The way that these skills can be developed in our students will centre on a more investigative and, dare I say it, project based approach. Confidence with vocabulary and method is increased dramatically with greater interaction – ‘doing’ maths.  By this I do not suggest that whole chunks of the scheme of work be devoted to some expansive tasks.

Every half term set aside some lessons which provide some practical work which draw together a number of strands:

  • I have a Y11 class at the moment who are all boys, with nearly all of them involved in one sports team or another and some of them doing GCSE PE. I could focus on the layout of a soccer pitch, basketball court or a track and field arena, and look at area, perimeter, trigonometry, scale drawing, construction, loci, percentages, ratio.  Get students to look at variations in pitch sizes, and so on.
  • Boys or girls could enjoy designing a bedroom/kitchen/bathroom: area, perimeter, percentage, costings (within a budget) and amounts (or floor covering, wallpaper/tiling, paint, furniture), scale drawing.
  • Students who enjoy travelling or geography could work on journeys: bearings, timetables, speed, travel graphs, angles of elevation/depression, scale drawing, volume and mass (of luggage).


Identifying something that will grab the attention of groups of students and designing something along these lines will go a long way.

Getting students to collaborate, discuss and explore is really good for vocabulary and method and stimulates a better understanding and connection of a variety of strands.  These will encourage and develop reasoning, an ability to make inferences and deductions, and check out the validity of an argument.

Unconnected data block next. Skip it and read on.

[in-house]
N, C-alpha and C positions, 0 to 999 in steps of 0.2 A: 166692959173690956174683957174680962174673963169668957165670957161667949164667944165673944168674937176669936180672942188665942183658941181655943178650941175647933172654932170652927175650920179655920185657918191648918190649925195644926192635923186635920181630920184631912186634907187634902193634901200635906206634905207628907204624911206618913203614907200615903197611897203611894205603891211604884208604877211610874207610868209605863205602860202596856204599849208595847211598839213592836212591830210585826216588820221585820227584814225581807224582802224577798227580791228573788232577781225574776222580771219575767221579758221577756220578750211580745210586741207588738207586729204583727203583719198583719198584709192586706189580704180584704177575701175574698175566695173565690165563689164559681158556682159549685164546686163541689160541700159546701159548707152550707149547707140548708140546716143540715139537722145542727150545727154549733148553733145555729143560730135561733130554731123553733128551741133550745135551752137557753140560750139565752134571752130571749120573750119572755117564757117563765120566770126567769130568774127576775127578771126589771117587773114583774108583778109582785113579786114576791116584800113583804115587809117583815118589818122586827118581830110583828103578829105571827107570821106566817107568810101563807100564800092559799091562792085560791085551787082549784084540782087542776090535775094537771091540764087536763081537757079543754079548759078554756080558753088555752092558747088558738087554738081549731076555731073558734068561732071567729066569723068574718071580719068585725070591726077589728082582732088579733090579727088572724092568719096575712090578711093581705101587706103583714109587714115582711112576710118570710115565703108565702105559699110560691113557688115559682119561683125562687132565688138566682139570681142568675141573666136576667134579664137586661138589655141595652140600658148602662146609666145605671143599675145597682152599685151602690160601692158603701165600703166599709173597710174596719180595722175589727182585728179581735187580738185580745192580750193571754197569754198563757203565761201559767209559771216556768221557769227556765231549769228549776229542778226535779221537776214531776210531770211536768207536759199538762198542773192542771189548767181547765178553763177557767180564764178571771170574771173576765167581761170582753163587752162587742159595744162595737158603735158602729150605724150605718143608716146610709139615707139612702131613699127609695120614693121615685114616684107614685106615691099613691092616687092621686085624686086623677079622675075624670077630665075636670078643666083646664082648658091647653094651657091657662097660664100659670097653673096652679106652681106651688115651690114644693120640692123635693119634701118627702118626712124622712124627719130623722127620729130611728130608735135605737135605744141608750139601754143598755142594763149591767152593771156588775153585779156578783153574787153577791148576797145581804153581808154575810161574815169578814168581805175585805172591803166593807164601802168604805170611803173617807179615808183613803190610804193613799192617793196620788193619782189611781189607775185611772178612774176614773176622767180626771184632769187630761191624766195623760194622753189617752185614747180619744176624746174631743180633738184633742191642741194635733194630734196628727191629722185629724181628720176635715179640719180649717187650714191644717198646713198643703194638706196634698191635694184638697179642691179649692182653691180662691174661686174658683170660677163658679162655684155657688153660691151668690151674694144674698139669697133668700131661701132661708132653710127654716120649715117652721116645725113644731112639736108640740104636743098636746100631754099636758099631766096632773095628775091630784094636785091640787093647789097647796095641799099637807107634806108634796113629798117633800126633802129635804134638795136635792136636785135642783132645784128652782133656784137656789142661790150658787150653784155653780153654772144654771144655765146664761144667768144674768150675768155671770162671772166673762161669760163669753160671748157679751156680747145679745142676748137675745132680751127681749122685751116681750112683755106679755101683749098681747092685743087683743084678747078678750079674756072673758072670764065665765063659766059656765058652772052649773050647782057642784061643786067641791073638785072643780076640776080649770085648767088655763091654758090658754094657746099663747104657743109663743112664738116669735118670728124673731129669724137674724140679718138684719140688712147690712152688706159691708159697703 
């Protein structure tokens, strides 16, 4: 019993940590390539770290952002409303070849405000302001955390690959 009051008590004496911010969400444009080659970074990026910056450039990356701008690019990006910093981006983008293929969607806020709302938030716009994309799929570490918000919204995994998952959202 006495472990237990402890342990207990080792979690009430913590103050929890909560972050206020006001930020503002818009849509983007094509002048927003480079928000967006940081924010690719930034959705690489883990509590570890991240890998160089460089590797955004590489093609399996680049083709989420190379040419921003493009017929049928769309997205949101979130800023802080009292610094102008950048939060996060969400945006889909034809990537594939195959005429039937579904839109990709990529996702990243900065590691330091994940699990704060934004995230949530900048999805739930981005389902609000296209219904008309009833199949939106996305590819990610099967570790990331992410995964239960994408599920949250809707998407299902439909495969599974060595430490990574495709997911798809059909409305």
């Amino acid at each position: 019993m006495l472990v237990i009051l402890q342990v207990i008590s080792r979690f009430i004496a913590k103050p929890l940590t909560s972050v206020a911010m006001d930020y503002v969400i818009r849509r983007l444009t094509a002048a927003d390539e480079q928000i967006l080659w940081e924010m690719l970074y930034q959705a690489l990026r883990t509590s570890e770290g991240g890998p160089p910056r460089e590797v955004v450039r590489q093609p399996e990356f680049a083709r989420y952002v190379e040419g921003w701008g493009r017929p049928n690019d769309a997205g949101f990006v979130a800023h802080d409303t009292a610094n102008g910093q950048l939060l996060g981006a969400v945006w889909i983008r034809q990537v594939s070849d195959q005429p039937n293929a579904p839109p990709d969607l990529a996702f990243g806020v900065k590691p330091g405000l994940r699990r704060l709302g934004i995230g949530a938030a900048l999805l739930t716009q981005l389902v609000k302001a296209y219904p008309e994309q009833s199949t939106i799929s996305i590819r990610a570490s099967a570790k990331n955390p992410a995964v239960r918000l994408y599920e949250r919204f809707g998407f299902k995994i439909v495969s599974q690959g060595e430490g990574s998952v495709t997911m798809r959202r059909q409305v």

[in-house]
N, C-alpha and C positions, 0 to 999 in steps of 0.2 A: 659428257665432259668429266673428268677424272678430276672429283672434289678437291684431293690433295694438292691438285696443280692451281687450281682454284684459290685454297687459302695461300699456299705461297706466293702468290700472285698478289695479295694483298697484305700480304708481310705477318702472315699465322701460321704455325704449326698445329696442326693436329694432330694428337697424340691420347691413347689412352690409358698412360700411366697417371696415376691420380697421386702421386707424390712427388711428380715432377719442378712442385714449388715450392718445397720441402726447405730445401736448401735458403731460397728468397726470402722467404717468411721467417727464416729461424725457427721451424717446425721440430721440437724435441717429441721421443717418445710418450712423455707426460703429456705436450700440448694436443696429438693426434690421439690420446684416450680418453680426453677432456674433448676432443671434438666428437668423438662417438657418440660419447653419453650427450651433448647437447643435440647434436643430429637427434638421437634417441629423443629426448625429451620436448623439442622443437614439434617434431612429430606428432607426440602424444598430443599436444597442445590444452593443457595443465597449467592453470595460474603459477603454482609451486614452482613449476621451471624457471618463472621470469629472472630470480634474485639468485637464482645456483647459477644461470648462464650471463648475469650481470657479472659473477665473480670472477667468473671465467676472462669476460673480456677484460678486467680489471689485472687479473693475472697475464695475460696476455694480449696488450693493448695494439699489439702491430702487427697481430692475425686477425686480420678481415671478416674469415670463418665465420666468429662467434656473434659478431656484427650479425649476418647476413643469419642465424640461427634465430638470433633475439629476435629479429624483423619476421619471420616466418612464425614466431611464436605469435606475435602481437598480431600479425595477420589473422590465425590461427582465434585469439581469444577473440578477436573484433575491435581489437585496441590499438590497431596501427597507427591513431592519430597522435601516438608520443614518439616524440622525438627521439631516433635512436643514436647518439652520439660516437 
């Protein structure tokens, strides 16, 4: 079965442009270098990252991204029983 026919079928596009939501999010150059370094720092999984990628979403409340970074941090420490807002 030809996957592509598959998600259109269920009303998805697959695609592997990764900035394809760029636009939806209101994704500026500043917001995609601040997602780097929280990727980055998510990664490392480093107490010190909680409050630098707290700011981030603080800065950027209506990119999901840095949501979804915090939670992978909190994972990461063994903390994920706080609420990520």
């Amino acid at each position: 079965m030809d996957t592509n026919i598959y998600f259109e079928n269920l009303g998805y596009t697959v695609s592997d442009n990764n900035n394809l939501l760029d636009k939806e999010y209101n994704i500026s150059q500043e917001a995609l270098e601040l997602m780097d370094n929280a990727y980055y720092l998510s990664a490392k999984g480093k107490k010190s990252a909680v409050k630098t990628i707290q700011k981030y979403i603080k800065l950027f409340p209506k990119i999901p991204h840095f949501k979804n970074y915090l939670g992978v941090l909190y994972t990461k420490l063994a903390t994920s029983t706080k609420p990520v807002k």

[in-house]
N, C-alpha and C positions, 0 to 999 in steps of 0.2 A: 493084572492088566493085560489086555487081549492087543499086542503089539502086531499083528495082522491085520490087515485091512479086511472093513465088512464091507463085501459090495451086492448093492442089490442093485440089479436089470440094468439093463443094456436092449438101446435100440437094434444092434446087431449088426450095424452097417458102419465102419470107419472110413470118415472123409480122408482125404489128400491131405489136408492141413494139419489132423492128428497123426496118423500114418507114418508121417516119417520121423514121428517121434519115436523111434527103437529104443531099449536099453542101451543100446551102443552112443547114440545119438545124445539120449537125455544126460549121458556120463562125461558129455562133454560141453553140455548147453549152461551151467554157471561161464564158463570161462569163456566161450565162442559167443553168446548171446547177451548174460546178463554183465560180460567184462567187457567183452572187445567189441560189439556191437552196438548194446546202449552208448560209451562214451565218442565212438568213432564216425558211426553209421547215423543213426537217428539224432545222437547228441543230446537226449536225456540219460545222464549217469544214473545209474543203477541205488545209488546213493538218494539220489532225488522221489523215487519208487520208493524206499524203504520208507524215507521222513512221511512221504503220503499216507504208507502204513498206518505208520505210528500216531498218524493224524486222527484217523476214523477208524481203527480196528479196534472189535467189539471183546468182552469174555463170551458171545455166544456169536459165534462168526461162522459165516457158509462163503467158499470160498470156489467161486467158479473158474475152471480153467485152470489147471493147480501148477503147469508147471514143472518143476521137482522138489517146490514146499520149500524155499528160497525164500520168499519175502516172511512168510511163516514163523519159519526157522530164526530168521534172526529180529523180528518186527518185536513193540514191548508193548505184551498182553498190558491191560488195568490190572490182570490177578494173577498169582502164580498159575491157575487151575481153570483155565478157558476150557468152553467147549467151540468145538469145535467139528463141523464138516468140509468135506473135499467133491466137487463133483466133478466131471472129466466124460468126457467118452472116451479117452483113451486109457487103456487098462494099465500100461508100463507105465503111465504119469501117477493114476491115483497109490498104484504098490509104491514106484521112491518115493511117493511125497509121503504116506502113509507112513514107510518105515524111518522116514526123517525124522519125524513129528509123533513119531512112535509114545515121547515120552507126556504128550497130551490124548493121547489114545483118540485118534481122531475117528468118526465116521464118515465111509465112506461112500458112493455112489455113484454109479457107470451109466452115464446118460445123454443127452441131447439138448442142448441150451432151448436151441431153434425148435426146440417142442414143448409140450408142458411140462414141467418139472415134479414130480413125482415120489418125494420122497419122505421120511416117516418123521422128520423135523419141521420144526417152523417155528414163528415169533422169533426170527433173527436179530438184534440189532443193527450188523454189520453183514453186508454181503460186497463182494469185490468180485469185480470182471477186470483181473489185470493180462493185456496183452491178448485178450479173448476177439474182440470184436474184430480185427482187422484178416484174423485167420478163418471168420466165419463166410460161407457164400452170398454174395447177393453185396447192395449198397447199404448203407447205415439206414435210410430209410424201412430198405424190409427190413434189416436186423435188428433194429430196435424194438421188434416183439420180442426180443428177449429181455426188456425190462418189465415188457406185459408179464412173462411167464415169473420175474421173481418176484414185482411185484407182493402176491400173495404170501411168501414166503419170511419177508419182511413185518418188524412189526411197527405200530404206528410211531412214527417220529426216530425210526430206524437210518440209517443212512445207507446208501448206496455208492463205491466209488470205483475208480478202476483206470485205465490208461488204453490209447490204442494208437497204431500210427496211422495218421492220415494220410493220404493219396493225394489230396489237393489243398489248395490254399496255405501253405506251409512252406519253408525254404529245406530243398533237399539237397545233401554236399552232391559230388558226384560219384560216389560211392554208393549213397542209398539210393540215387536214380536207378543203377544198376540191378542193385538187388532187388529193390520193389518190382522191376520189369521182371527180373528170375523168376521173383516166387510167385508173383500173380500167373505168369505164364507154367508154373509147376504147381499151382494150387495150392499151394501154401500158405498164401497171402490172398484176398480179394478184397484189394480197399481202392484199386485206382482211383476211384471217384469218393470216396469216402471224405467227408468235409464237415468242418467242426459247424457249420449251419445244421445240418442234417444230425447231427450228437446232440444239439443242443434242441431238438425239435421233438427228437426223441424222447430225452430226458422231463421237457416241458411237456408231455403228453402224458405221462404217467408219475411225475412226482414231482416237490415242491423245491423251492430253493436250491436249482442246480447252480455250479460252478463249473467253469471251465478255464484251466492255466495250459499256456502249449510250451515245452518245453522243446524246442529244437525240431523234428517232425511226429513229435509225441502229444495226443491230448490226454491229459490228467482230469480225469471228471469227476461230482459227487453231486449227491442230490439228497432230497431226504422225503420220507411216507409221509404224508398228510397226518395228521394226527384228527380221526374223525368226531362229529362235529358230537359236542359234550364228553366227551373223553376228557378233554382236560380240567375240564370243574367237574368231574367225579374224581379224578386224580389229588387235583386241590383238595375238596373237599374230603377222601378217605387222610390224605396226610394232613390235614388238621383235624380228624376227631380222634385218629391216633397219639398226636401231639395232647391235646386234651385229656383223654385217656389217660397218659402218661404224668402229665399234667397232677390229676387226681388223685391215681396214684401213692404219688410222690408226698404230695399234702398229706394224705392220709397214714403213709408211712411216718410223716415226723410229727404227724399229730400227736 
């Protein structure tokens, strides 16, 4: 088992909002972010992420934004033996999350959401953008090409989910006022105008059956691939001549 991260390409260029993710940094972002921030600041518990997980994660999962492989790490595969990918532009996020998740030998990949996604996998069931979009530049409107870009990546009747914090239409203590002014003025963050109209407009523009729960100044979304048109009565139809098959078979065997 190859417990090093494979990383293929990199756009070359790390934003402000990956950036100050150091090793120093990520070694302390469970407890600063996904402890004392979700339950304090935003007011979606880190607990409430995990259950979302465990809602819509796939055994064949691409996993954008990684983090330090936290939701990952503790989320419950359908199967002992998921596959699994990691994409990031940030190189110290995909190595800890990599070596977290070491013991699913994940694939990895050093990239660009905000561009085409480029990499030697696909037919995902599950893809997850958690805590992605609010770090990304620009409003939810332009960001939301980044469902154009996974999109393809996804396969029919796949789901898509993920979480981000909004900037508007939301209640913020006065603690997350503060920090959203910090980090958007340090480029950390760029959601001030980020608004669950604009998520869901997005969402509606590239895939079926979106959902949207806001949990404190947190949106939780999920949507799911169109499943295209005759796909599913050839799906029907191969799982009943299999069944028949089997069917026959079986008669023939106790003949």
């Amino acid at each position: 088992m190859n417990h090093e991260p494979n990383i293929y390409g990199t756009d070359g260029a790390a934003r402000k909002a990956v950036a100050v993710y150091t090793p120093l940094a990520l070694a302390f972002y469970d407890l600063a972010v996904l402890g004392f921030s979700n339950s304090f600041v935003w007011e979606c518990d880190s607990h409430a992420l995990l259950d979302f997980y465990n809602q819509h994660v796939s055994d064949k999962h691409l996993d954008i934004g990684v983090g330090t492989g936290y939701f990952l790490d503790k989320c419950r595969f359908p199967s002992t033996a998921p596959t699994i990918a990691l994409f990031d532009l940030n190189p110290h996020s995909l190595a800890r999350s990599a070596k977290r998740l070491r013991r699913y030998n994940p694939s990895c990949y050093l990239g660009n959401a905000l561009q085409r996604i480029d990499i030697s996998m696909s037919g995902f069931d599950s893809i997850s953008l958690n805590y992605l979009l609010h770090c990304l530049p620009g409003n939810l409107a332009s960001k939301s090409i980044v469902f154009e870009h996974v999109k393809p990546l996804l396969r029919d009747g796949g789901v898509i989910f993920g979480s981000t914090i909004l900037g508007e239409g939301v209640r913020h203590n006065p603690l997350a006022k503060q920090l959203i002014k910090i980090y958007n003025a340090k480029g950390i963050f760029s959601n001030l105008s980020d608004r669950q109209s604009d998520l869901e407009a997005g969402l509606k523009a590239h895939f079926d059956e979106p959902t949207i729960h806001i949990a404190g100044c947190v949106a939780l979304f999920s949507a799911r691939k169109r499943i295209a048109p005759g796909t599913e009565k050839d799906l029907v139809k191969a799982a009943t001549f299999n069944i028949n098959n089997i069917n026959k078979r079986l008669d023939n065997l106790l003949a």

Above all this kind of approach will develop confidence – a vital attribute that our lower ability students need.

By Colin Stobart, Collins GCSE Maths Teacher Pack author

Other Articles

Getting comfortable with unseen poetry

Of all the different forms of writing that we study in English, poetry often seems to be the one with which students feel the least comfortable.  The fact that it simply doesn’t look like prose creates an instant barrier.  It’s unsurprising then that young people find the requirement to explore… Read More

Academic writing for GCSE

Academic writing just means that our students need to write in a formal manner that reflects their level of educational and is distinct from how they would converse orally or via text.  A good approach is to gradually introduce students to a range of ways in which they can ensure their writing is more academic.  I find it helpful to divide these into three aims: being concise, being precise, and being sophisticated. Read More

Avoiding empty analysis in GCSE English

It’s important that we encourage students to explore structure and form when they are analysing a literary text.  However, this can sometimes lead to empty analysis.  I’ve regularly read comments on exam papers like, ‘The writer uses a comma to convey how the two people are separate’ or ‘By writing in rhyming couplets, the poet demonstrates the speaker’s love for her partner’.  Responses like these are often based on good ideas but, unfortunately, the analysis is tenuous: a comma doesn’t actually mean anything; a rhyming couplet doesn’t instantly represent love. Read More